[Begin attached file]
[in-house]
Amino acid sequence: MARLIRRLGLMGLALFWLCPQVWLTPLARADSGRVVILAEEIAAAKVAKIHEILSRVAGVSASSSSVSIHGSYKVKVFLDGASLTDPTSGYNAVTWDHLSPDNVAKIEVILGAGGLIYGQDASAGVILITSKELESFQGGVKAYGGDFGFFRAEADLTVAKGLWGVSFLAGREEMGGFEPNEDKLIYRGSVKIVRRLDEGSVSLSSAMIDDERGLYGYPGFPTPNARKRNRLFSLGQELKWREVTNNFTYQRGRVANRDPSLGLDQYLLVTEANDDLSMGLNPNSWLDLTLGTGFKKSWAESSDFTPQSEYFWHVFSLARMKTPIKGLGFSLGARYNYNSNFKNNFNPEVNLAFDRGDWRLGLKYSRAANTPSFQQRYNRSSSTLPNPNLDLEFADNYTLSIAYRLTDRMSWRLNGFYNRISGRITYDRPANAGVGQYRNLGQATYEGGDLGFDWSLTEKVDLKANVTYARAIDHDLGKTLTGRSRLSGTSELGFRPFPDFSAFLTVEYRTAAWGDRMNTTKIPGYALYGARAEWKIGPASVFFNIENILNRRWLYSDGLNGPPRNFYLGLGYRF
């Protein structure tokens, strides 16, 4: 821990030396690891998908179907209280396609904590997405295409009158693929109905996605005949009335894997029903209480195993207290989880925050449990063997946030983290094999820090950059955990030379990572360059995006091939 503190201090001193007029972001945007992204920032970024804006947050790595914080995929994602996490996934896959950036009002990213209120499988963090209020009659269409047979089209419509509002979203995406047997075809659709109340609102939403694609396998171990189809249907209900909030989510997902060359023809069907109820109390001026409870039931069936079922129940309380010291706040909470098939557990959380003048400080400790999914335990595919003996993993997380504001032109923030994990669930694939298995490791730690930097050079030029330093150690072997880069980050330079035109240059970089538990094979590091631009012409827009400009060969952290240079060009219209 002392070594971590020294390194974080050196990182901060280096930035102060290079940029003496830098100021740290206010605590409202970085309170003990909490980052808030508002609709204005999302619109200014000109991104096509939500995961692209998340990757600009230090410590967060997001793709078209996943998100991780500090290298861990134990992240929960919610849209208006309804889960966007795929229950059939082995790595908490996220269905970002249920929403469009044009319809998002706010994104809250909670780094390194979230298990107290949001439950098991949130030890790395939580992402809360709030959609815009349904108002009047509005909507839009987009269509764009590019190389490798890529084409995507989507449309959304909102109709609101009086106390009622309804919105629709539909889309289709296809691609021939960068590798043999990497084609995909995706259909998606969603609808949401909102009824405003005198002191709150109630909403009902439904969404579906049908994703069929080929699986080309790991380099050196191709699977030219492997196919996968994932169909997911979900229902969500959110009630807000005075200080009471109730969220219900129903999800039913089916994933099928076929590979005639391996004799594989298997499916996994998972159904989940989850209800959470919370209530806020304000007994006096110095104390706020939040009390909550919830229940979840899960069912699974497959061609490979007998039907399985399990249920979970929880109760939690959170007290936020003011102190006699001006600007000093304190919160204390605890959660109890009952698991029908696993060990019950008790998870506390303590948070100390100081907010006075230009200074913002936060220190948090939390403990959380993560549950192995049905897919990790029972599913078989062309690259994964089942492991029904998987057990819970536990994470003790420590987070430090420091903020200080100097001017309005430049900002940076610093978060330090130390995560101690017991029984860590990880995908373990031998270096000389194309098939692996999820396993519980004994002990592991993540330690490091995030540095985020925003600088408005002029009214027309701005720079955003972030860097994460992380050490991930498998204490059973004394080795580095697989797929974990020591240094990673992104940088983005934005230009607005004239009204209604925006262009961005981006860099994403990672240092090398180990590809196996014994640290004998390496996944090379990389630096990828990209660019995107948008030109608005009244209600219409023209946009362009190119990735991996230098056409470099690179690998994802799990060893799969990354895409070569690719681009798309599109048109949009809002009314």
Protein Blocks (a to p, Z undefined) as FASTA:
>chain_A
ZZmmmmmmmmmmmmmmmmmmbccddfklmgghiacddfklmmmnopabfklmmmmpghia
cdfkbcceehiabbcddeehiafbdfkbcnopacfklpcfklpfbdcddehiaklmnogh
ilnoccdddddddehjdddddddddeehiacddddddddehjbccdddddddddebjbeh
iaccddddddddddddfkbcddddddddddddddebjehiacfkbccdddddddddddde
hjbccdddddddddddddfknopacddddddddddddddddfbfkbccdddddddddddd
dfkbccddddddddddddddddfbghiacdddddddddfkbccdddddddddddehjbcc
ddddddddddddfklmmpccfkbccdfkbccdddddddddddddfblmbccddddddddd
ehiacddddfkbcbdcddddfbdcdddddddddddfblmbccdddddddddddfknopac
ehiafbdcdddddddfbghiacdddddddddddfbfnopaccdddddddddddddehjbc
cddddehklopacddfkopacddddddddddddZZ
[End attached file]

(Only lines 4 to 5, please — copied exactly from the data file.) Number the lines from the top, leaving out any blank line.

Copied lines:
Protein Blocks (a to p, Z undefined) as FASTA:
>chain_A